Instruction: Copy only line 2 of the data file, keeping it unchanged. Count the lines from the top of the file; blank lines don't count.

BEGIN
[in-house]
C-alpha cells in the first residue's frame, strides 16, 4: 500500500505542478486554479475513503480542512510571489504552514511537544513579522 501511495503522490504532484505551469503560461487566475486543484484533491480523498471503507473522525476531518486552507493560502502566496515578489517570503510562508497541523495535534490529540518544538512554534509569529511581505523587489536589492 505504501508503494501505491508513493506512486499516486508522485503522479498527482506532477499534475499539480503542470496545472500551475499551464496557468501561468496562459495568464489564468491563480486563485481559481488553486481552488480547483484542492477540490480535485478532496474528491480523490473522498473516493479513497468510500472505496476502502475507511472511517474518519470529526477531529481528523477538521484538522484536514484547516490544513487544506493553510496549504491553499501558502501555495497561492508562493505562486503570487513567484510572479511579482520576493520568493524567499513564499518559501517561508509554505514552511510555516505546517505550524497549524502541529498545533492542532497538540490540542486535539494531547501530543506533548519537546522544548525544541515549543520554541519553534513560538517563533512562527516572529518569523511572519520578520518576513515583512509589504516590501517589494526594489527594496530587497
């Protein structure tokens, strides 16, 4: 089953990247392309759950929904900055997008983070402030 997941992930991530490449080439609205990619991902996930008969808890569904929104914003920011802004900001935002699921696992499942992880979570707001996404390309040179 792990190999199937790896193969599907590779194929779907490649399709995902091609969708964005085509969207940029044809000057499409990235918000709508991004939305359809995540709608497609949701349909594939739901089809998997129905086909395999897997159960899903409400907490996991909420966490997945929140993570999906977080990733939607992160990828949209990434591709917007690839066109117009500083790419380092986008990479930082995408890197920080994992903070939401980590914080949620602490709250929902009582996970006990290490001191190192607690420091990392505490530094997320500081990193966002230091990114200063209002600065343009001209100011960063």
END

C-alpha cells in the first residue's frame, strides 16, 4: 500500500505542478486554479475513503480542512510571489504552514511537544513579522 501511495503522490504532484505551469503560461487566475486543484484533491480523498471503507473522525476531518486552507493560502502566496515578489517570503510562508497541523495535534490529540518544538512554534509569529511581505523587489536589492 505504501508503494501505491508513493506512486499516486508522485503522479498527482506532477499534475499539480503542470496545472500551475499551464496557468501561468496562459495568464489564468491563480486563485481559481488553486481552488480547483484542492477540490480535485478532496474528491480523490473522498473516493479513497468510500472505496476502502475507511472511517474518519470529526477531529481528523477538521484538522484536514484547516490544513487544506493553510496549504491553499501558502501555495497561492508562493505562486503570487513567484510572479511579482520576493520568493524567499513564499518559501517561508509554505514552511510555516505546517505550524497549524502541529498545533492542532497538540490540542486535539494531547501530543506533548519537546522544548525544541515549543520554541519553534513560538517563533512562527516572529518569523511572519520578520518576513515583512509589504516590501517589494526594489527594496530587497